Most car accident cases never go to trial and are resolved through the car accident settlement process. Only a small percentage of car accident cases go to court for trial. This is because most car accident claims can be resolved with a settlement, which takes much less time than going to court. 

How long the case will take to settle depends on many things, including these factors: 

    • Whether you hire a lawyer or handle the case yourself: Auto insurance companies like when accident victims handle the case themselves. They will usually offer a low-ball settlement right after they get the claim. The insurance company wants to settle it fast and for as little money as possible. But if you hire a car accident lawyer, the insurance company will change tactics as it knows the lawyer is not going to take a low-ball deal. Hiring an attorney will cause the negotiations to go on longer (weeks or months in many cases), but you will nearly always get more money. 
    • The facts of the case: If fault for the accident is clear, the insurance company for the at-fault driver will want to settle fast because it knows if they go to court, they could have to pay much more. But if there is any dispute about fault, you can expect negotiations to take much longer. There will need to be a complete investigation of the crash, and this could take months. 
    • Extent of your injuries: If you have suffered major injuries and there are a lot of medical bills, it could take much longer to settle the case. The insurance company will probably want to see detailed documentation of your injuries and treatments given before they give you a settlement offer. 
    • The ability of the court to schedule a hearing and trial: If you go to court, the court’s calendar will probably affect the timing of your settlement. If the court is backed up with cases, hearing and trial dates can get pushed back by months. These types of delays can lead to one party getting tired of waiting and a settlement may be offered or taken.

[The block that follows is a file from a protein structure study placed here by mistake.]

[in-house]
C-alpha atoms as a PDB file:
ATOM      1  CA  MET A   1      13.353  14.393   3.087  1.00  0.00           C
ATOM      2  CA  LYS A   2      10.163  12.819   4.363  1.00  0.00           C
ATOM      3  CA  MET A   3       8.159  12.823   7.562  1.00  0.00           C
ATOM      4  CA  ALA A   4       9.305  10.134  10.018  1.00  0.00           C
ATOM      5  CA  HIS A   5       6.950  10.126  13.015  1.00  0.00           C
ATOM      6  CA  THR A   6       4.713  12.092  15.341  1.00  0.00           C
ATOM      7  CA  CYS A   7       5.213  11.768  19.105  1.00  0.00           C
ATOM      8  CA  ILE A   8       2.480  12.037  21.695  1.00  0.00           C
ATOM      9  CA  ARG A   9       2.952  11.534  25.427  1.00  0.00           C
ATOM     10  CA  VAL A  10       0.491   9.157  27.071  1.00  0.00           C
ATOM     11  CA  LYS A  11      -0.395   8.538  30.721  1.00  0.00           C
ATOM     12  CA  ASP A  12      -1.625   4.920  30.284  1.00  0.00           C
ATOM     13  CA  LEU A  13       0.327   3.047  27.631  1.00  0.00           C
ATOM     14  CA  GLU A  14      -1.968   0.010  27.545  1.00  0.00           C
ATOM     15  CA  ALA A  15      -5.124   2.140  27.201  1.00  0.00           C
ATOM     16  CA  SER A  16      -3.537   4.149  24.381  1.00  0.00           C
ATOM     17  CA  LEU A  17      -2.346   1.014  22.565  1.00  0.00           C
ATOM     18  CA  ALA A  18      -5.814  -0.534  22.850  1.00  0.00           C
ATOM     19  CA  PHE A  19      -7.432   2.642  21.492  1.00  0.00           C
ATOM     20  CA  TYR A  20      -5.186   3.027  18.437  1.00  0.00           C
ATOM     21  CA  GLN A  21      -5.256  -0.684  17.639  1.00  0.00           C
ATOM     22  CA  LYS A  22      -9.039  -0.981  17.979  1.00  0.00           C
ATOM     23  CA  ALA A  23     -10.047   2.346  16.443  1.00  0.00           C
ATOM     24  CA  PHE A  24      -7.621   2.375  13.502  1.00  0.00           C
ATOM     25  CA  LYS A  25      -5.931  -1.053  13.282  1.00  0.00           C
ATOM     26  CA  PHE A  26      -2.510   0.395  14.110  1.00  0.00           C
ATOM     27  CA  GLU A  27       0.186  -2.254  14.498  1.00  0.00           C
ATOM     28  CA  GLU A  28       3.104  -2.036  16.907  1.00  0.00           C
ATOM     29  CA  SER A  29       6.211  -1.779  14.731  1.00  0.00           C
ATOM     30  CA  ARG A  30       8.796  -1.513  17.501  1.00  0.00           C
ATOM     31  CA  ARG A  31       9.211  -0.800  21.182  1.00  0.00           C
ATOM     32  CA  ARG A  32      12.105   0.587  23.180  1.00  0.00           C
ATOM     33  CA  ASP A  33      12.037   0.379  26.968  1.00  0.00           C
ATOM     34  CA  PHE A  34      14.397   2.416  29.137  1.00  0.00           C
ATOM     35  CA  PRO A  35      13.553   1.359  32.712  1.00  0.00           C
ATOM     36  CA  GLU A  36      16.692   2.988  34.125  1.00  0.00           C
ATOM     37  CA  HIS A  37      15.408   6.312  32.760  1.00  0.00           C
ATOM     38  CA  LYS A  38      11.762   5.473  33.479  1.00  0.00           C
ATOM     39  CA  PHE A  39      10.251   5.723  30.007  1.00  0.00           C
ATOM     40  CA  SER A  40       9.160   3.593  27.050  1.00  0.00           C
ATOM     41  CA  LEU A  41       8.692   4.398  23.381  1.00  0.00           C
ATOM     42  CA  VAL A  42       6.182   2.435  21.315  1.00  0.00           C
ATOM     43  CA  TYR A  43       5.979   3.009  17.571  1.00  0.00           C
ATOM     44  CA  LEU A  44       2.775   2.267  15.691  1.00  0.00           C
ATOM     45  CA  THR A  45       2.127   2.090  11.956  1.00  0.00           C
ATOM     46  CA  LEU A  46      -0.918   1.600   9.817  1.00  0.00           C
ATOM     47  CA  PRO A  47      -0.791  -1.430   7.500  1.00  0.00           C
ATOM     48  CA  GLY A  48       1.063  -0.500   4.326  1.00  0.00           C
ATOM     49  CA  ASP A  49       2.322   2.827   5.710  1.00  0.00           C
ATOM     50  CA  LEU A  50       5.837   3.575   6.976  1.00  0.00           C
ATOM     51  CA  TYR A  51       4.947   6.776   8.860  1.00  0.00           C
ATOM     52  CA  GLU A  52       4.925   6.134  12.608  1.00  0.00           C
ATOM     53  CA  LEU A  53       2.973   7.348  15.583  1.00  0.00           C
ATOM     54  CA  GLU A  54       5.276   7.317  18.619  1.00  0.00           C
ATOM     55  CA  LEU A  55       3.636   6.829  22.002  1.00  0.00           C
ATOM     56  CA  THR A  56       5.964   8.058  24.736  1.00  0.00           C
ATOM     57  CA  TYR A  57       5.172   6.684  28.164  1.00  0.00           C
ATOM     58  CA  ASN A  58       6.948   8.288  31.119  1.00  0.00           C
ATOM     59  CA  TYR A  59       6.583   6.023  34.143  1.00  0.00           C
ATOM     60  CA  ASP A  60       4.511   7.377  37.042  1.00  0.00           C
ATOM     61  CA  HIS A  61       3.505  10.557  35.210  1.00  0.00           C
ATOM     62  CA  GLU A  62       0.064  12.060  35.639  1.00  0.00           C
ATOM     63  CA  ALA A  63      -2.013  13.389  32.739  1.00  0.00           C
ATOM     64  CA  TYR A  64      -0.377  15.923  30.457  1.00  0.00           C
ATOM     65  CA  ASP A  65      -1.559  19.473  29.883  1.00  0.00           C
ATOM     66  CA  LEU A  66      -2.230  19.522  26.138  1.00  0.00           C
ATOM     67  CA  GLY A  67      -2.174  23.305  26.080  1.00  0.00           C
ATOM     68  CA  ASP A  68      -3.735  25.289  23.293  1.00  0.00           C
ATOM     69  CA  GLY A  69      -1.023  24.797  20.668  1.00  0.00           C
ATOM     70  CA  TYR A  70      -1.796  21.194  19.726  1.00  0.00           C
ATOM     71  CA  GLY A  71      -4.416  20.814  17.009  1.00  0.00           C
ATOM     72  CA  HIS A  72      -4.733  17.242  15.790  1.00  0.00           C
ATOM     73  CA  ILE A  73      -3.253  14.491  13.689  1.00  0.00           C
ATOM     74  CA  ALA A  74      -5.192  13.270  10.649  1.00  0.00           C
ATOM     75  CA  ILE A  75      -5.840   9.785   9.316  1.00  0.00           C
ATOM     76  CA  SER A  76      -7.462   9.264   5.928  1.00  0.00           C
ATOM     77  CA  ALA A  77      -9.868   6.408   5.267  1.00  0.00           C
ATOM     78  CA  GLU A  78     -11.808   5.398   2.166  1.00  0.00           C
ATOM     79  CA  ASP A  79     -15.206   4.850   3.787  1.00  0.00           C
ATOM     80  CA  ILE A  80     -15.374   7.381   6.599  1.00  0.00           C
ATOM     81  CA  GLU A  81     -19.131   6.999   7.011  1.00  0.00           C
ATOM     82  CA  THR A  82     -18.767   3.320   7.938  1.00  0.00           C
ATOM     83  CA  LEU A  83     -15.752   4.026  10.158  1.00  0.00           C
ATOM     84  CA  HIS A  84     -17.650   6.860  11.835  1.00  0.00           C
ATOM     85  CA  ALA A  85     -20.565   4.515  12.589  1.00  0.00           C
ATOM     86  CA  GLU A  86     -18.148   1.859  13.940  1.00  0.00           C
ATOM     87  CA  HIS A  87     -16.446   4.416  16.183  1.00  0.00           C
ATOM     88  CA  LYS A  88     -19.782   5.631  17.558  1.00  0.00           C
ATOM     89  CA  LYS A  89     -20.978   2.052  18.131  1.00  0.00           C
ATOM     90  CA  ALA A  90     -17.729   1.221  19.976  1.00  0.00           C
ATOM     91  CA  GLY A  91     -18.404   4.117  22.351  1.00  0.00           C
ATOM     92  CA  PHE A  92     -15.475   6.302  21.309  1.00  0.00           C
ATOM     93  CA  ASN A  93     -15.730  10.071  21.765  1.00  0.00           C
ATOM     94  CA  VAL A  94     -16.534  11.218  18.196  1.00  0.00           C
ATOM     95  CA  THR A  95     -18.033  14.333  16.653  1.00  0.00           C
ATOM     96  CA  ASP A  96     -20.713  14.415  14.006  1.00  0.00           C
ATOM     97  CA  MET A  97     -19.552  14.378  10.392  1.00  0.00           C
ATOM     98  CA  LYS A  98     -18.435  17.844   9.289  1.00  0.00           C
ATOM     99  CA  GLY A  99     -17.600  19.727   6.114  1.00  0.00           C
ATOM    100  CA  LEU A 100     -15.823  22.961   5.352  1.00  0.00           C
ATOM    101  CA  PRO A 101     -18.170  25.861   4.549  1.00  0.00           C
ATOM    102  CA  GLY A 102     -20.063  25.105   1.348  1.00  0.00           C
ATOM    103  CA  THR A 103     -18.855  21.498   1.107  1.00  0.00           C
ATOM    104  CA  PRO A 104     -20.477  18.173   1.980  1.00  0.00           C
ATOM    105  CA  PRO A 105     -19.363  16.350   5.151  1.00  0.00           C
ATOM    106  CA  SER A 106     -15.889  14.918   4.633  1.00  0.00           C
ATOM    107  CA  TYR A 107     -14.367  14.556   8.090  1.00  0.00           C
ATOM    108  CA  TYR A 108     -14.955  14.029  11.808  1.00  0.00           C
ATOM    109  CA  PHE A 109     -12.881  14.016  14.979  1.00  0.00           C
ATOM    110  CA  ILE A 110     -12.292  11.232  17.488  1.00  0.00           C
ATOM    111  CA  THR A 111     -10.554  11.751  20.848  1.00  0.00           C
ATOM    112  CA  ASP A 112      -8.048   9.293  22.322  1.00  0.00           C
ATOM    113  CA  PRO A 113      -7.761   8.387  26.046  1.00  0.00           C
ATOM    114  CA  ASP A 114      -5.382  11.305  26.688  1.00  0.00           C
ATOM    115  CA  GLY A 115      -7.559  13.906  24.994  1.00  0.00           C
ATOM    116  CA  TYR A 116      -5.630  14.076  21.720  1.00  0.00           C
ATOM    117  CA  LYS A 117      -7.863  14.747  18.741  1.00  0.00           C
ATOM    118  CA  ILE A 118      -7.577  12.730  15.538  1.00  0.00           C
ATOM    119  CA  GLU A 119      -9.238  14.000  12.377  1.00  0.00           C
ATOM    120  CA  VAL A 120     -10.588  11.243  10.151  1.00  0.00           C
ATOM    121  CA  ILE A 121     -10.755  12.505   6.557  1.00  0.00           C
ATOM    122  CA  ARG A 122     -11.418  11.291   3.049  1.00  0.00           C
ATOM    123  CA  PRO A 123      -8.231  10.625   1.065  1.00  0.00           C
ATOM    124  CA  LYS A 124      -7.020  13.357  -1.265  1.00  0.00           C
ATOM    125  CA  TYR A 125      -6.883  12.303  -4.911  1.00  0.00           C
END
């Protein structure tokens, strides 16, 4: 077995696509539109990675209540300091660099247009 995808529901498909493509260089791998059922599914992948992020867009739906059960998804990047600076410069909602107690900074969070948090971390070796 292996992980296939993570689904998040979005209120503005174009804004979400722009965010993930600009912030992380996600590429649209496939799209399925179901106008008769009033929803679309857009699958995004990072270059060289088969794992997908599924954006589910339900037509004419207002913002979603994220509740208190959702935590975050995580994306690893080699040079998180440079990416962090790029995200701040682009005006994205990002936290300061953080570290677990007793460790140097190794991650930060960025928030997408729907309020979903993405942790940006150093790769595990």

Much of the timing involved in settling a car accident claim comes down to you. If you need money for medical bills, lost wages, etc., you may decide to take less money with a quick settlement. There are cases where the at-fault insurance company can make a low-ball offer in a matter of days or a week or two. But you should be cautious about taking a low offer if you have more than minor injuries. Once you have signed the release waiver with a settlement, you cannot come back later seeking more money. 

If you have more serious injuries, you should consider delaying the settlement and trying to get as much money as you can. You could have injuries that affect you for months or years, and you may need more medical treatment than you initially thought. Contact a personal injury attorney, who can advise you on whether it is advisable to take a lower, faster settlement or to hang on and try to get as much compensation as possible.